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Keywords:

  • Cerebrospinal fluid otorrhea;
  • obesity;
  • obstructive sleep apnea

Abstract

Objectives/Hypothesis: To investigate the relationship between obesity, obstructive sleep apnea (OSA), and spontaneous cerebrospinal fluid (CSF) otorrhea.

Study Design: Retrospective review of patients presenting with the diagnosis of CSF otorrhea during a 15-year period to a tertiary care medical center.

Methods: Patient records were reviewed and the following data were extracted: age, sex, height, weight, past medical/surgical history, laterality of otorrhea, findings at operation, and method of repair. Otorrhea was considered spontaneous in the absence of trauma, otologic surgery, infection, and neoplasm.

Results: Of the 29 adult patients identified, 14 patients presented with CSF otorrhea that was spontaneous in nature. The average body mass index among these patients was 35.2 ± 8, which was higher than the average in the nonspontaneous group, 28.5 ± 5 (P = .01). Diagnoses of OSA were also more common in the spontaneous group (n = 4) compared with the nonspontaneous group (n = 0). One case of bilateral spontaneous CSF leaks was recorded. The majority of patients were repaired with hydroxyapatite cement through a transmastoid approach. There were no recurrences.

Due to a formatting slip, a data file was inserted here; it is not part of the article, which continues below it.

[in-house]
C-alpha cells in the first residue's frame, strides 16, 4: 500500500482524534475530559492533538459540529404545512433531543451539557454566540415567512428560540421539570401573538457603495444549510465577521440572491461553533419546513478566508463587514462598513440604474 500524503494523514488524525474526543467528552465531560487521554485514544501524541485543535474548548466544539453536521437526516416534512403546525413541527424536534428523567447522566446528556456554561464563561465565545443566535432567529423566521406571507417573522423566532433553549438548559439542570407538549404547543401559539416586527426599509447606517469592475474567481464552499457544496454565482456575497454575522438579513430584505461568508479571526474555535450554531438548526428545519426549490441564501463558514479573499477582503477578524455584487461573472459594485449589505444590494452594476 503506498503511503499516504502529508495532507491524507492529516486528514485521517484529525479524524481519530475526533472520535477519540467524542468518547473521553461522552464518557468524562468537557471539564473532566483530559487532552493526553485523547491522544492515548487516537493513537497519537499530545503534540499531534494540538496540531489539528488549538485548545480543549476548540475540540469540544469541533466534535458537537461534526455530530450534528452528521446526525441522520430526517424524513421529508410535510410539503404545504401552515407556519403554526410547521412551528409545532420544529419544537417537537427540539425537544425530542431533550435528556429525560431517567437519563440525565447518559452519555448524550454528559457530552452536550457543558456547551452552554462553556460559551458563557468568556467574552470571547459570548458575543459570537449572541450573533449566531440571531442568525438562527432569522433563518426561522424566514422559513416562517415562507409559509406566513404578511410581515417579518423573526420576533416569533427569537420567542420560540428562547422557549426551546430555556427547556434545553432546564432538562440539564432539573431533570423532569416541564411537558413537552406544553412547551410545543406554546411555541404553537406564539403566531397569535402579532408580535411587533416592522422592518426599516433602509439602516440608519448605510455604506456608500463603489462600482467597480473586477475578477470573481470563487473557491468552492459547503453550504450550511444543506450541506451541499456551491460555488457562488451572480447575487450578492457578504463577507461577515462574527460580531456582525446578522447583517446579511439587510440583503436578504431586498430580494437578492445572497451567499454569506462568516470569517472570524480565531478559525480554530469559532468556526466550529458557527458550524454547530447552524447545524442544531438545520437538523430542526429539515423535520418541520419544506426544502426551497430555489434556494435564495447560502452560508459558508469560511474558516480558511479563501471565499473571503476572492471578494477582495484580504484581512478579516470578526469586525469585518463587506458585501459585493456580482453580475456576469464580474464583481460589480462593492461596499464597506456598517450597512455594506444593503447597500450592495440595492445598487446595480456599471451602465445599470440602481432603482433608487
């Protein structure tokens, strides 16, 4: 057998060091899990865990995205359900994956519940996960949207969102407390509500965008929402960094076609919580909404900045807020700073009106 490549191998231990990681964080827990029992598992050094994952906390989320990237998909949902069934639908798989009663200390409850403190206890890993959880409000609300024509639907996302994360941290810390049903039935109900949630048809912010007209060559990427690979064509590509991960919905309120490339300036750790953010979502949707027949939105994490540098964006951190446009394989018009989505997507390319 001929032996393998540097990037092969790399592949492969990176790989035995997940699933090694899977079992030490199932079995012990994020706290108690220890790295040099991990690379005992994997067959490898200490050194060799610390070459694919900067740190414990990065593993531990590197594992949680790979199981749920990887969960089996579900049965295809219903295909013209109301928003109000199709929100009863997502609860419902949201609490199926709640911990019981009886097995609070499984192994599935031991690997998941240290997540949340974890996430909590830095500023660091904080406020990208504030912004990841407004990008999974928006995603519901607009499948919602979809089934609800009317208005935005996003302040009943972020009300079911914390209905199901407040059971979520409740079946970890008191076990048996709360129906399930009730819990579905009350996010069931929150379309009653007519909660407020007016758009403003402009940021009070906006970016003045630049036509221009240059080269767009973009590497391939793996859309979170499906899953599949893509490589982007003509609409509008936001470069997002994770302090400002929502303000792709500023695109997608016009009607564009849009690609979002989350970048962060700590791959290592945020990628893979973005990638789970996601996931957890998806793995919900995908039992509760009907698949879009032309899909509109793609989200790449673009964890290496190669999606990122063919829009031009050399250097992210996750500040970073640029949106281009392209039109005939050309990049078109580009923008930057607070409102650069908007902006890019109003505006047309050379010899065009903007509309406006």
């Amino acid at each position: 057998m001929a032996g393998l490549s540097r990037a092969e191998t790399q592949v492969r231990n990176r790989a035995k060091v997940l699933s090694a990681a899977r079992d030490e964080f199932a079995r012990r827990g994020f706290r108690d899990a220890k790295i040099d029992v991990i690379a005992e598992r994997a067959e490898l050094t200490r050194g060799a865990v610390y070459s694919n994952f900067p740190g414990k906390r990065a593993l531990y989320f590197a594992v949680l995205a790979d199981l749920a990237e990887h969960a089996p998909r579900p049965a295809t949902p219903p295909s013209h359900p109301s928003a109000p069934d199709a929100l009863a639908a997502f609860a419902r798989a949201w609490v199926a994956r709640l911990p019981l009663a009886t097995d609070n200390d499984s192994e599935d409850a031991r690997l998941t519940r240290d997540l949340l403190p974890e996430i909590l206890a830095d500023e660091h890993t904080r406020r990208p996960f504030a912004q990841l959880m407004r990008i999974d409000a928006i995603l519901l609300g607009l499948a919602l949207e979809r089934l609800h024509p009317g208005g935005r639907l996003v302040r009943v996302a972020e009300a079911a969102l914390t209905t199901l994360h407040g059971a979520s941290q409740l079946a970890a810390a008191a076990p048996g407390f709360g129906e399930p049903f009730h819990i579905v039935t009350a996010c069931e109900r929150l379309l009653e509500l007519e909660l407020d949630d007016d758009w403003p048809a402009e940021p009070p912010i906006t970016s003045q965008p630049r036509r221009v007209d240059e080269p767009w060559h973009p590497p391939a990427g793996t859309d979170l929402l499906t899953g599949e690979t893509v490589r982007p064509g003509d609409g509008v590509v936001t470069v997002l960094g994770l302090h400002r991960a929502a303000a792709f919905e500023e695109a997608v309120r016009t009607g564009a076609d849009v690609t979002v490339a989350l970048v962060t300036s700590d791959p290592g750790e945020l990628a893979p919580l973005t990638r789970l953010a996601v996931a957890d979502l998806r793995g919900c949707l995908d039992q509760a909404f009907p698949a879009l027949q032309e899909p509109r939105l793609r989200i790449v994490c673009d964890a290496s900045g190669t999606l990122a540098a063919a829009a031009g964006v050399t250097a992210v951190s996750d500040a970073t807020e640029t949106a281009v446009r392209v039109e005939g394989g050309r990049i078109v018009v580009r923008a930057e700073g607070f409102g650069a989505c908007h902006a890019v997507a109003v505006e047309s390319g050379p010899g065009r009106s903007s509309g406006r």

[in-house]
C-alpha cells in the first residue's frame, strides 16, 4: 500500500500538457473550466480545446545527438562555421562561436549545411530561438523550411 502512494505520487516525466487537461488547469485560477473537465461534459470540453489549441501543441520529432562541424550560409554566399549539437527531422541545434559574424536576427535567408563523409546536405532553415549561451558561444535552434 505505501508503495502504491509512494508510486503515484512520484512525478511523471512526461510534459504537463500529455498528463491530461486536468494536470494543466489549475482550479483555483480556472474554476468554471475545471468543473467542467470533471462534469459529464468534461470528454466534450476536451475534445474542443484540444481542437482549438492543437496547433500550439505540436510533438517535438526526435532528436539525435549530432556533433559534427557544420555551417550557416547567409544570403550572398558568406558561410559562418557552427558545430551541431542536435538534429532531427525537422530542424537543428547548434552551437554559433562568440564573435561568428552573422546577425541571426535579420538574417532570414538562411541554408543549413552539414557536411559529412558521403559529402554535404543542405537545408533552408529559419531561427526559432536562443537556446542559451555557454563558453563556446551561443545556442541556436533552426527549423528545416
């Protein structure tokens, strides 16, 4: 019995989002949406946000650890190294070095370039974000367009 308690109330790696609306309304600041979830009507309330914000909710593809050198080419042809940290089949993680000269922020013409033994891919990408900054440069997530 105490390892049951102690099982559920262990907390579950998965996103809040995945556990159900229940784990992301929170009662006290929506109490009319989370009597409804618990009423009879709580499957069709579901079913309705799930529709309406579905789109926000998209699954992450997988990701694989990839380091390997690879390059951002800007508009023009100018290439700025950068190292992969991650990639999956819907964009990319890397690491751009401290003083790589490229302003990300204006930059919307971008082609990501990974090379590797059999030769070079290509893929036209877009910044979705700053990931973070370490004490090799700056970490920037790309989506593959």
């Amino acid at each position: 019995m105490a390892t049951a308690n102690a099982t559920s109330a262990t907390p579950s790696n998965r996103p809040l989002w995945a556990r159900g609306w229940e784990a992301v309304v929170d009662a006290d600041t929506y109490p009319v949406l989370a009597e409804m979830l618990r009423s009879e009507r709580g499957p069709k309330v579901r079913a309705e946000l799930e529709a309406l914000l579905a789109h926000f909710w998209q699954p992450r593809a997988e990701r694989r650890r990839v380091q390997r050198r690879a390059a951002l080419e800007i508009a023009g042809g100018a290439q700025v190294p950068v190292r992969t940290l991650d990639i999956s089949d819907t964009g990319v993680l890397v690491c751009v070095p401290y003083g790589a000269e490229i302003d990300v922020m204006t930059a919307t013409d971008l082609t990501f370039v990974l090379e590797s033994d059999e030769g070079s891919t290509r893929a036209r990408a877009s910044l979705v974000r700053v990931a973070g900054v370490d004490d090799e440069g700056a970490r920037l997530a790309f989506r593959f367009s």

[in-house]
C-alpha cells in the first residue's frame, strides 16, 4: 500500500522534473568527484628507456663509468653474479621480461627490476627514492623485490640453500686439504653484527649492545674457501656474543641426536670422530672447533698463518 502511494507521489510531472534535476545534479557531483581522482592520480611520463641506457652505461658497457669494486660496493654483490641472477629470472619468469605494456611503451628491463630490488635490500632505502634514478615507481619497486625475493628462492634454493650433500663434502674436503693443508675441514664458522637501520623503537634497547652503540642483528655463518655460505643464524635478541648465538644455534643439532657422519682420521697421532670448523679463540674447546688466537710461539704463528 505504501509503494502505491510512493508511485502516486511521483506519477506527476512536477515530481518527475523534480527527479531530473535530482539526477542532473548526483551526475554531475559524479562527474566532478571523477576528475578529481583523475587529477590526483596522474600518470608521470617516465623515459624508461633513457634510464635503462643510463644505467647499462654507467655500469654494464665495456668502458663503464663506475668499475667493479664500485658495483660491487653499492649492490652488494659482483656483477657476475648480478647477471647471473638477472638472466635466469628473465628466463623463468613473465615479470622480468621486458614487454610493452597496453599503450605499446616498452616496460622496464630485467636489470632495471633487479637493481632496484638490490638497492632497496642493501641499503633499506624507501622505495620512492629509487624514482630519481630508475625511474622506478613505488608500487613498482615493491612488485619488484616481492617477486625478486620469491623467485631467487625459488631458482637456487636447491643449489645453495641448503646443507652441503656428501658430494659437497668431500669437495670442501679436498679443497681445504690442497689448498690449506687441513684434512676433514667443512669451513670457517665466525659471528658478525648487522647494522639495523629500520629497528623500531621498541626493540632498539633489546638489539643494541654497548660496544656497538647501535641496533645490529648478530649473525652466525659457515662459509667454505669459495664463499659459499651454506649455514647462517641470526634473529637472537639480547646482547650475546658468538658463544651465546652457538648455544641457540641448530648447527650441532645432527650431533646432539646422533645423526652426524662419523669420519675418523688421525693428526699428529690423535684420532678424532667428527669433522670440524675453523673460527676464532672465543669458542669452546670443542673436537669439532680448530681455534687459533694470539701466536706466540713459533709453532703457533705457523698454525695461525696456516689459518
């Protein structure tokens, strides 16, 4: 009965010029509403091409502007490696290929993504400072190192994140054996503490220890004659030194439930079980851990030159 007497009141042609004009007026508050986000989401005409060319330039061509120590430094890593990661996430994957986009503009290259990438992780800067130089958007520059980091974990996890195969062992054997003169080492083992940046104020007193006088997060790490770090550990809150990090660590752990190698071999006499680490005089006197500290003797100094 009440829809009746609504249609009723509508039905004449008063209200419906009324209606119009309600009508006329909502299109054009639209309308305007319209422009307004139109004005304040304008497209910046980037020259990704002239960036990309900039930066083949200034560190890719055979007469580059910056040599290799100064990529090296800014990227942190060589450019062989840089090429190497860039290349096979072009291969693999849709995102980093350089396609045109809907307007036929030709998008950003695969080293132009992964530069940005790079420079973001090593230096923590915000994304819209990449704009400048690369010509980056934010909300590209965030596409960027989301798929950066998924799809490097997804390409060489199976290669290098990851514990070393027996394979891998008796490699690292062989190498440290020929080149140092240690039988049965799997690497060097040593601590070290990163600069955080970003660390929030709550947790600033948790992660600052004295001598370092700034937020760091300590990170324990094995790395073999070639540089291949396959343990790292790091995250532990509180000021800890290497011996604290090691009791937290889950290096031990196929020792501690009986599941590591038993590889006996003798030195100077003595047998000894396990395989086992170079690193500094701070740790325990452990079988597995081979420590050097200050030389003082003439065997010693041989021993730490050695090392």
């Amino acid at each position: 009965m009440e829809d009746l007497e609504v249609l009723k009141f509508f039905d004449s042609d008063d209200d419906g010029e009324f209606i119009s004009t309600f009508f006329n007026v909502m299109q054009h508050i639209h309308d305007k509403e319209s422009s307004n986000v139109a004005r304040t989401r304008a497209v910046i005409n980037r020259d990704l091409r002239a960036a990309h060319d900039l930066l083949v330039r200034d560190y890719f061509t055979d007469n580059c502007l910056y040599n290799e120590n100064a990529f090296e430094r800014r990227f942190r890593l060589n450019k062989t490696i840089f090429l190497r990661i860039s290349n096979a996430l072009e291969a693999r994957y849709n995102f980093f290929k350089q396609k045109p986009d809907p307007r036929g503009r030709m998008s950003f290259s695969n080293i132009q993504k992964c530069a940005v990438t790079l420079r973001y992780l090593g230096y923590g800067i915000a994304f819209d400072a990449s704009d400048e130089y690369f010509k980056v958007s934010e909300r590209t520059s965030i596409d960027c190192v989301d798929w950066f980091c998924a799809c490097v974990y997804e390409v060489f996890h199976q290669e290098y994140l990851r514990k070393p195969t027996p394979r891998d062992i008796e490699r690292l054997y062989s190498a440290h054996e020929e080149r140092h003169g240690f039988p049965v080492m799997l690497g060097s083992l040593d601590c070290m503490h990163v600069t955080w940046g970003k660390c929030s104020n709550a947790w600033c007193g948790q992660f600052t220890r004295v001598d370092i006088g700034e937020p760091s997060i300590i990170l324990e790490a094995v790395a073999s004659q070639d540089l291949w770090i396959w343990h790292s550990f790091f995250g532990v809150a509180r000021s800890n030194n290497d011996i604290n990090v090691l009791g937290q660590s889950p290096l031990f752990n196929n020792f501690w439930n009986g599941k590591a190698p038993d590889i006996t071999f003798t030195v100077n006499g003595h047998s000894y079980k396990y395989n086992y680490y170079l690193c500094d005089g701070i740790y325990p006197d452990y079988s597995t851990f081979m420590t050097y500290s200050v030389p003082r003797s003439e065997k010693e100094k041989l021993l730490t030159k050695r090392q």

Conclusions: In this series, patients with spontaneous CSF otorrhea were more likely to be severely and morbidly obese than were patients with nonspontaneous otorrhea. OSA was also more common in these patients. The findings from this study support an association between obesity and spontaneous CSF leaks. Patients presenting with spontaneous CSF otorrhea should therefore be screened for OSA and signs of increased intracranial pressure.